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Getting down with BURIED!!!!!!!!!!!!

So it was Friday night. I was hanging out with my friend Zoro and we were trying to figure out something to do after dinner. We decided the best course of action was to check out a film at the local cinemas. This in itself proved to be a challenge, for you see, the only movies playing at the theaters were either shit or were movies that either of us had already seen (not necessarily meaning those movies were any good either). So our choices boiled down to The Town and Buried. Both garnered generally good reviews. Both had pros and cons going for it. The Town seemed to be an action filled drama, but we figured the story would be not unlike anything we've seen before. Buried, on the other hand, was a unique story that took place in its entirety within a coffin. On the downside, I was tired and sleepy after a long day of work and pumpkin carving (also at work). So we weighed it out, and of course, Buried won. We figured it was an indie movie that not many people have seen, so it was probably better to support the smaller film, and spread the word to friends.

So despite my tiredness and its runtime of 90 minutes, I managed to stay awake and conscious throughout the whole movie. I think that's a testament to some gripping film making and story telling (note: in comparison, I fell asleep at the theaters when I watched Live Free or Die Hard and Sweeny Todd).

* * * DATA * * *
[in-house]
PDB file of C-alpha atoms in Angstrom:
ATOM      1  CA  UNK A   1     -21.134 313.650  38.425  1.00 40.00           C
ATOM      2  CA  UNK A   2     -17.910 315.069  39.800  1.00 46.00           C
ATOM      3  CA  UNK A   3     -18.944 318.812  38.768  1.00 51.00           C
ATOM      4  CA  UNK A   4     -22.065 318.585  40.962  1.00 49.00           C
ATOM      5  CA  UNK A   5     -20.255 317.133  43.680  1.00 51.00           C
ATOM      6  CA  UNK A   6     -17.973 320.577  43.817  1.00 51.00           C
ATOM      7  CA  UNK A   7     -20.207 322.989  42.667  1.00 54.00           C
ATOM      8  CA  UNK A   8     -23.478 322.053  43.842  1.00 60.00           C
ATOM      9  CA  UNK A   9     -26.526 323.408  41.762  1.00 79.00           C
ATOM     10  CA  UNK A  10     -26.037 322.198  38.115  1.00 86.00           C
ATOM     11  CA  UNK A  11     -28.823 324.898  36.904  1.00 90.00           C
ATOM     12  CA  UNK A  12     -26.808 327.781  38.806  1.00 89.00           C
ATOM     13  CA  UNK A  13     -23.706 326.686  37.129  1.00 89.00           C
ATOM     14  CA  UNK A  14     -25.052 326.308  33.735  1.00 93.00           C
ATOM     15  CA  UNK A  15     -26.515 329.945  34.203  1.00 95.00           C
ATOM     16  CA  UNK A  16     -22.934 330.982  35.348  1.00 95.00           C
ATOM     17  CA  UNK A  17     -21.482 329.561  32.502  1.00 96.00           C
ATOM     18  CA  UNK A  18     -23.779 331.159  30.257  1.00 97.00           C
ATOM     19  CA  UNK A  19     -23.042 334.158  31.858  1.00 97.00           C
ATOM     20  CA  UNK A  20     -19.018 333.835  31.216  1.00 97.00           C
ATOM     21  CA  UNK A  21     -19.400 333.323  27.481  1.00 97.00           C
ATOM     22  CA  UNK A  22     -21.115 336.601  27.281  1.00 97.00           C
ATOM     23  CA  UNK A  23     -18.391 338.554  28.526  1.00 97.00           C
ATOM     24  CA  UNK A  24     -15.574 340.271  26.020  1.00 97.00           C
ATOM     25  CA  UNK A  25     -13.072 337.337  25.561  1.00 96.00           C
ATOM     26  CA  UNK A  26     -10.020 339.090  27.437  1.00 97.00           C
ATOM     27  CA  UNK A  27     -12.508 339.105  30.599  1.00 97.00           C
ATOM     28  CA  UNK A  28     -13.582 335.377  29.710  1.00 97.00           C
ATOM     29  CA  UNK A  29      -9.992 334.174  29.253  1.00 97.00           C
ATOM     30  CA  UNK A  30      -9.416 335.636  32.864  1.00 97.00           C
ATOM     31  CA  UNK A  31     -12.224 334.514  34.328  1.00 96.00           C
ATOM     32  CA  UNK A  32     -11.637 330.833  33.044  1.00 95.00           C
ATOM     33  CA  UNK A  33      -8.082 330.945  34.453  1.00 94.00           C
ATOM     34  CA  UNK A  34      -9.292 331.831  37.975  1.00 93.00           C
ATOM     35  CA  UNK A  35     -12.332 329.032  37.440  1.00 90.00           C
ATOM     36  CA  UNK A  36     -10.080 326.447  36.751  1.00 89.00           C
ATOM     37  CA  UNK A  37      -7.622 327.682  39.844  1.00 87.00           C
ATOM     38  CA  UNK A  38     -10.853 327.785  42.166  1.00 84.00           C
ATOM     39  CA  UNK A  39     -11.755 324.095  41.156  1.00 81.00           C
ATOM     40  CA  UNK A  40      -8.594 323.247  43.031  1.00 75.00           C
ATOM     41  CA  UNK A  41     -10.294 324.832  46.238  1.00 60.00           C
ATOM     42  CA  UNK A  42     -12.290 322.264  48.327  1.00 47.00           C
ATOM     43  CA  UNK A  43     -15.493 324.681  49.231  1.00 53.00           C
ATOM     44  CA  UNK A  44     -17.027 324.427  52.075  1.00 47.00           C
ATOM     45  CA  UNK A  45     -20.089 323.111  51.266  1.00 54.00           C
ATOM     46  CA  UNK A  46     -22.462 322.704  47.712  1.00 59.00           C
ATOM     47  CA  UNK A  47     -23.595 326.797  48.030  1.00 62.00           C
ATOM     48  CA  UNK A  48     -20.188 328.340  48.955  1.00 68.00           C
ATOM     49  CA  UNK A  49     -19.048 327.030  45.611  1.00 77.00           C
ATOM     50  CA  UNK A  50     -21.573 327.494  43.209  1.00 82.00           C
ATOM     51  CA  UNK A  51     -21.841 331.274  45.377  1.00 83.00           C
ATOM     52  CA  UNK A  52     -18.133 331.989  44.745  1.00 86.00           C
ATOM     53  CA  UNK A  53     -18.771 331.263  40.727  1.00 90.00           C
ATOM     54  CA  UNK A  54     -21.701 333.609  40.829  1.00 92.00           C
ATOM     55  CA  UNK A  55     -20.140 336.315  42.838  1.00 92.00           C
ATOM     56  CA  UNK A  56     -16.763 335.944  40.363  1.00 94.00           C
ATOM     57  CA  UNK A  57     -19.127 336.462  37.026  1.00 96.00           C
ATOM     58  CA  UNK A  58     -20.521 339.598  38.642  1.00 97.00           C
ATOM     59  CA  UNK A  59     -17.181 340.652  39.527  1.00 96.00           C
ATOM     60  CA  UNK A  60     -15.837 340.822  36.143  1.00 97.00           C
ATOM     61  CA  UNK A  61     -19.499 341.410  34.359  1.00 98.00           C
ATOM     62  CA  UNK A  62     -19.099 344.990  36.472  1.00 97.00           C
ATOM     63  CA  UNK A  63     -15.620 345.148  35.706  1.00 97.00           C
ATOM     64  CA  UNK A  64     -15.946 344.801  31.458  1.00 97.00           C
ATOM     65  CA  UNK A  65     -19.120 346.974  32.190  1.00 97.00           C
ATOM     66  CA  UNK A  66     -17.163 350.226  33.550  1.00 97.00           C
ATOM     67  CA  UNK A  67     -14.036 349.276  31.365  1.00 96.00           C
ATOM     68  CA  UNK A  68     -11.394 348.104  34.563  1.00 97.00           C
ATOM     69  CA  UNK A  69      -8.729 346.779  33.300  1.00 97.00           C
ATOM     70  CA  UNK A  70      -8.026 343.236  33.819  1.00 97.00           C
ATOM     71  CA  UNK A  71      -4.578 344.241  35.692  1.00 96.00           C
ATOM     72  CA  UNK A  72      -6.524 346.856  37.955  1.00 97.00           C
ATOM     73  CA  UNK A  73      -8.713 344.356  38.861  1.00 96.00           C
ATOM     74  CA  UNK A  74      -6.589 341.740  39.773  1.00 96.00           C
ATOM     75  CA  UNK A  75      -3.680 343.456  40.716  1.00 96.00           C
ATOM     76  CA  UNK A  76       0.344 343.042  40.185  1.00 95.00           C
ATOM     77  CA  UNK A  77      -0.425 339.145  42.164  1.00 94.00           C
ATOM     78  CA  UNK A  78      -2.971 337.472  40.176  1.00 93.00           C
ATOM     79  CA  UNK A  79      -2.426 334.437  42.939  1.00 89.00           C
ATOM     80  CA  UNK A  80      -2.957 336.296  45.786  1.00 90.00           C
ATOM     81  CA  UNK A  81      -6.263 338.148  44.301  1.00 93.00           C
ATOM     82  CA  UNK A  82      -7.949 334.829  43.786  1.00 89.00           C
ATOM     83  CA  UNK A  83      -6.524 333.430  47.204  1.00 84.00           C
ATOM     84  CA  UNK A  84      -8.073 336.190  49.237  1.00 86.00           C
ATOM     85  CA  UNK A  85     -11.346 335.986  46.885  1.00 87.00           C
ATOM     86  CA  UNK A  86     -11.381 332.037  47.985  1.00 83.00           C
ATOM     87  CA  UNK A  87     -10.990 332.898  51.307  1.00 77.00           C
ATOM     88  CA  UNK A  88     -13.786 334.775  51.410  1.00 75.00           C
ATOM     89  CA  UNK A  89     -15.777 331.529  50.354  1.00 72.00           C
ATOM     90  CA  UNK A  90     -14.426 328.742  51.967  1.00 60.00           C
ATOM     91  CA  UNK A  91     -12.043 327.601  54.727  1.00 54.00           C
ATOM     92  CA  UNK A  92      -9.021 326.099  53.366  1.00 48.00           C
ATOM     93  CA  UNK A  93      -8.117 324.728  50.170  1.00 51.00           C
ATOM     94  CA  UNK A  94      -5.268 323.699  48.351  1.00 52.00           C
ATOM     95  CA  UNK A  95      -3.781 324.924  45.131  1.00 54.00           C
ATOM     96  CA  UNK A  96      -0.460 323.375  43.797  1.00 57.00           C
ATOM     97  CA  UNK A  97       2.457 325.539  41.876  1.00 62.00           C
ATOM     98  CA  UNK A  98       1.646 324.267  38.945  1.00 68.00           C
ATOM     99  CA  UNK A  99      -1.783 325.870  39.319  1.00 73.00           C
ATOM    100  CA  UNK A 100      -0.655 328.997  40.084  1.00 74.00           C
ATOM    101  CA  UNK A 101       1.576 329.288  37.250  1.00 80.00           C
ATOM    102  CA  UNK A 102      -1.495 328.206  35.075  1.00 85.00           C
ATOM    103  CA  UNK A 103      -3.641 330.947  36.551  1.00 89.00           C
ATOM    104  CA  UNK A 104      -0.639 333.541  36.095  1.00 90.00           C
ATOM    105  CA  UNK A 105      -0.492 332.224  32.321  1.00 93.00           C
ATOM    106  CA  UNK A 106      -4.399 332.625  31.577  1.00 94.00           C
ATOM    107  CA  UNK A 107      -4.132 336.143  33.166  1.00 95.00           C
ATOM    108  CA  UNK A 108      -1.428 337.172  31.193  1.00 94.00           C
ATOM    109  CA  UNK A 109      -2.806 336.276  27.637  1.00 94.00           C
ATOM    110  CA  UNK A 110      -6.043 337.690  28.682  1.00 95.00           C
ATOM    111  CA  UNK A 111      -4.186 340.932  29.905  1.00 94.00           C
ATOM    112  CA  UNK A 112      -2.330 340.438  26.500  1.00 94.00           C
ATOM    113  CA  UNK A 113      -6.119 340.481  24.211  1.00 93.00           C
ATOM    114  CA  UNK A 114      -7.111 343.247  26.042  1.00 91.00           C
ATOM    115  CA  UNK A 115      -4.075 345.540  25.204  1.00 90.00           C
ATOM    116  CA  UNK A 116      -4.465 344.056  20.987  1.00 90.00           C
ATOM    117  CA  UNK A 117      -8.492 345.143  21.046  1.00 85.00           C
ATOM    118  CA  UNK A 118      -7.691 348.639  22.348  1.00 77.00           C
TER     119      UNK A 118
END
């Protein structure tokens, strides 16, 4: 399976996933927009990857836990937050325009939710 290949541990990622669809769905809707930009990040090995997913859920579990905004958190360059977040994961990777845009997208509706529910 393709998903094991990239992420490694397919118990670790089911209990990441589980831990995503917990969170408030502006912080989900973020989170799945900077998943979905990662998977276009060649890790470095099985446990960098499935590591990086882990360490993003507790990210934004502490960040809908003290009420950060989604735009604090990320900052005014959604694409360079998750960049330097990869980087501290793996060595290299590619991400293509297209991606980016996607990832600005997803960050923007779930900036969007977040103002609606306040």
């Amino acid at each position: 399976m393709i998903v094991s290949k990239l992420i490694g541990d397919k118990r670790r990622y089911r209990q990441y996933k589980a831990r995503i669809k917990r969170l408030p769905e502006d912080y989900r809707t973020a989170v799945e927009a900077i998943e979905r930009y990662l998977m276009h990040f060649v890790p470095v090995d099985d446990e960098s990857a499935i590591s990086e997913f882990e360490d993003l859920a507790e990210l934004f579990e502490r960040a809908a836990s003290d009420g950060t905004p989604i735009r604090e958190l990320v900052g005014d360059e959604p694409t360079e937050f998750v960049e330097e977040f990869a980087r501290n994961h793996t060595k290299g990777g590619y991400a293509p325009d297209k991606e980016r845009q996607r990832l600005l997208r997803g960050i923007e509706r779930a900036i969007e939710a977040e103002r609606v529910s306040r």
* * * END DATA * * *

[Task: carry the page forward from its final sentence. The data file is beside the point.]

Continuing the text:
Buried tells the story of, Paul Conroy, an American truck driver hired for work in Iraq. On one particular day, his convoy is attacked by a group of terrorists with his colleagues all murdered. For some reason, they spare Conroy's life, but they kidnap him, and bury him alive in a coffin. He is armed with nothing except a lighter, a flashlight and a Blackberry phone. It's here that the movie takes place in its entirety.

Much like Frozen, this is another movie that takes advantage of the minimalist approach to film making. Because of its unique premise, the success of the movie relies solely on two things: the performance by Ryan Reynolds and story telling. Watching the movie is like assembling a jigsaw puzzle; every time you fit in a little piece, you're filled with joy at the mystery that you're uncovering. It's similar in the movie, as we start off basically knowing nothing about what's going on, but we become more gripped with each little tidbit that's revealed via cell phone. The intrigue never lets up, ramping up and concluding with a tour de force of an ending.

Rodrigo Cortes, who has done only one other full length feature, succeeds in putting together this movie. The way he shoots, cuts and adds musical cues to the movie helps to create the mood and sets the stage for the forth coming reveals. The way he makes so much out of nothing is a testament to his skill as a film maker. Just as much respect goes to Reynolds who delivers a powerful performance, as the sole actor in the movie (minus the voice actors). He bears all the weight of the movie; we laugh when he goes nuts, we despair in his sadness. Really, I never thought much of him as an actor, he's never done anything that blew me away, but he won me over with this one.

If you want to see something unique, give this movie a try. On the outset, it seems pretty daunting heading into a 90 minute movie that takes place only in one scene, but it never disappoints and will keep you hooked. Til next time, later geeks!

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